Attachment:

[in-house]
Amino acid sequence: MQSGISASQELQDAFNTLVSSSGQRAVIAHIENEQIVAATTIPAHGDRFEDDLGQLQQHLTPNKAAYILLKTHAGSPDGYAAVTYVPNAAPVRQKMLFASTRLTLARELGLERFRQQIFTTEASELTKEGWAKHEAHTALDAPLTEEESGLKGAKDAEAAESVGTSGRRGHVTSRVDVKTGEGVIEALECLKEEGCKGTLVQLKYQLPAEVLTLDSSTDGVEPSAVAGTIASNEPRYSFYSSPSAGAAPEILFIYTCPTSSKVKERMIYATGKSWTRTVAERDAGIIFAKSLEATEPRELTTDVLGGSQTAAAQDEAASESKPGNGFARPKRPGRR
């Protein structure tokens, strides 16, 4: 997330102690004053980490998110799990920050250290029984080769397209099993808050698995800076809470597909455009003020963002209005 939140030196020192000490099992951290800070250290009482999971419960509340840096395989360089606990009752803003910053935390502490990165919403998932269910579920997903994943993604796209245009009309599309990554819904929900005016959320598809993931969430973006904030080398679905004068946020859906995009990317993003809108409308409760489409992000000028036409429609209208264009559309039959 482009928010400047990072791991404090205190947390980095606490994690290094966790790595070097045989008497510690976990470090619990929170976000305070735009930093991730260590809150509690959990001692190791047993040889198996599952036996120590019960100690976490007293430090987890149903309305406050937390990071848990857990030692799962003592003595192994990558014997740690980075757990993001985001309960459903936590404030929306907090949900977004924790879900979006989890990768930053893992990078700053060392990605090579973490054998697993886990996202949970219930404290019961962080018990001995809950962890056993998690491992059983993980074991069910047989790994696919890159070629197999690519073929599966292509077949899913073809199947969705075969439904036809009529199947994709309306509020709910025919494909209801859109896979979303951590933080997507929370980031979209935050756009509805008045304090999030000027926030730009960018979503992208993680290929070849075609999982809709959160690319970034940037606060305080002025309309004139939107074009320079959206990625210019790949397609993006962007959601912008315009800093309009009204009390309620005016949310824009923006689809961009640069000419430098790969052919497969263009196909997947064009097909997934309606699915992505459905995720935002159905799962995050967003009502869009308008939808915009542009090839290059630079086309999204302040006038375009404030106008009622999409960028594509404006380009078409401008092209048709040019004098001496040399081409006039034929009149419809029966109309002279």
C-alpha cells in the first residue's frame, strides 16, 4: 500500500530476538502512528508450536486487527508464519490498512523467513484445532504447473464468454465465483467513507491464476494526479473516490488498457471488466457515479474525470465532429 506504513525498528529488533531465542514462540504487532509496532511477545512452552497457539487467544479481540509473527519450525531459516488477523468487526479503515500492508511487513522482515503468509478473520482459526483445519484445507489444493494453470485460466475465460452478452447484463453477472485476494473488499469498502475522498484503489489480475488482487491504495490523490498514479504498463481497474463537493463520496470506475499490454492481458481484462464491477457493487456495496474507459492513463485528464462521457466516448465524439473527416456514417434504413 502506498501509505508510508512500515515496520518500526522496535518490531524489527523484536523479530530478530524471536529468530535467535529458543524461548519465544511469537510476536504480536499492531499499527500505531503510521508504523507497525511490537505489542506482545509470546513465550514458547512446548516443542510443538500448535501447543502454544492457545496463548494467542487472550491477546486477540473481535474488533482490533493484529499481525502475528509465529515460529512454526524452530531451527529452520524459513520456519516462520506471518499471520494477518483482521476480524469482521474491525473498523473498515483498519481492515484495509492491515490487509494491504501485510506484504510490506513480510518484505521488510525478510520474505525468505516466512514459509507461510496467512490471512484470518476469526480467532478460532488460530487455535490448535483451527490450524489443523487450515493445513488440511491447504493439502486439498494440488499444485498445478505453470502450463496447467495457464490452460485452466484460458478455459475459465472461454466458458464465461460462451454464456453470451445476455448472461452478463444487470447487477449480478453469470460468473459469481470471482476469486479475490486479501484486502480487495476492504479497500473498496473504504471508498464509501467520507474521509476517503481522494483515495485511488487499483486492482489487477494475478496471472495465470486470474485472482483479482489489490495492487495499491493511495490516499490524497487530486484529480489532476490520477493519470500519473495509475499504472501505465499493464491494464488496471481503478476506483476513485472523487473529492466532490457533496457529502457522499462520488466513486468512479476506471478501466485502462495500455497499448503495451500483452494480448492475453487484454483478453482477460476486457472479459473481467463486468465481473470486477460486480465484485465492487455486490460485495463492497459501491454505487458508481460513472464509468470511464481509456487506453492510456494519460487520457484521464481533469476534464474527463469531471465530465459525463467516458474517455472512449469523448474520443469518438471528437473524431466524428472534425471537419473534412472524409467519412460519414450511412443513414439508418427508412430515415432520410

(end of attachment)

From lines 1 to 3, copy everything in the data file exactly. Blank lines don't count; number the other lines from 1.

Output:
[in-house]
Amino acid sequence: MQSGISASQELQDAFNTLVSSSGQRAVIAHIENEQIVAATTIPAHGDRFEDDLGQLQQHLTPNKAAYILLKTHAGSPDGYAAVTYVPNAAPVRQKMLFASTRLTLARELGLERFRQQIFTTEASELTKEGWAKHEAHTALDAPLTEEESGLKGAKDAEAAESVGTSGRRGHVTSRVDVKTGEGVIEALECLKEEGCKGTLVQLKYQLPAEVLTLDSSTDGVEPSAVAGTIASNEPRYSFYSSPSAGAAPEILFIYTCPTSSKVKERMIYATGKSWTRTVAERDAGIIFAKSLEATEPRELTTDVLGGSQTAAAQDEAASESKPGNGFARPKRPGRR
């Protein structure tokens, strides 16, 4: 997330102690004053980490998110799990920050250290029984080769397209099993808050698995800076809470597909455009003020963002209005 939140030196020192000490099992951290800070250290009482999971419960509340840096395989360089606990009752803003910053935390502490990165919403998932269910579920997903994943993604796209245009009309599309990554819904929900005016959320598809993931969430973006904030080398679905004068946020859906995009990317993003809108409308409760489409992000000028036409429609209208264009559309039959 482009928010400047990072791991404090205190947390980095606490994690290094966790790595070097045989008497510690976990470090619990929170976000305070735009930093991730260590809150509690959990001692190791047993040889198996599952036996120590019960100690976490007293430090987890149903309305406050937390990071848990857990030692799962003592003595192994990558014997740690980075757990993001985001309960459903936590404030929306907090949900977004924790879900979006989890990768930053893992990078700053060392990605090579973490054998697993886990996202949970219930404290019961962080018990001995809950962890056993998690491992059983993980074991069910047989790994696919890159070629197999690519073929599966292509077949899913073809199947969705075969439904036809009529199947994709309306509020709910025919494909209801859109896979979303951590933080997507929370980031979209935050756009509805008045304090999030000027926030730009960018979503992208993680290929070849075609999982809709959160690319970034940037606060305080002025309309004139939107074009320079959206990625210019790949397609993006962007959601912008315009800093309009009204009390309620005016949310824009923006689809961009640069000419430098790969052919497969263009196909997947064009097909997934309606699915992505459905995720935002159905799962995050967003009502869009308008939808915009542009090839290059630079086309999204302040006038375009404030106008009622999409960028594509404006380009078409401008092209048709040019004098001496040399081409006039034929009149419809029966109309002279």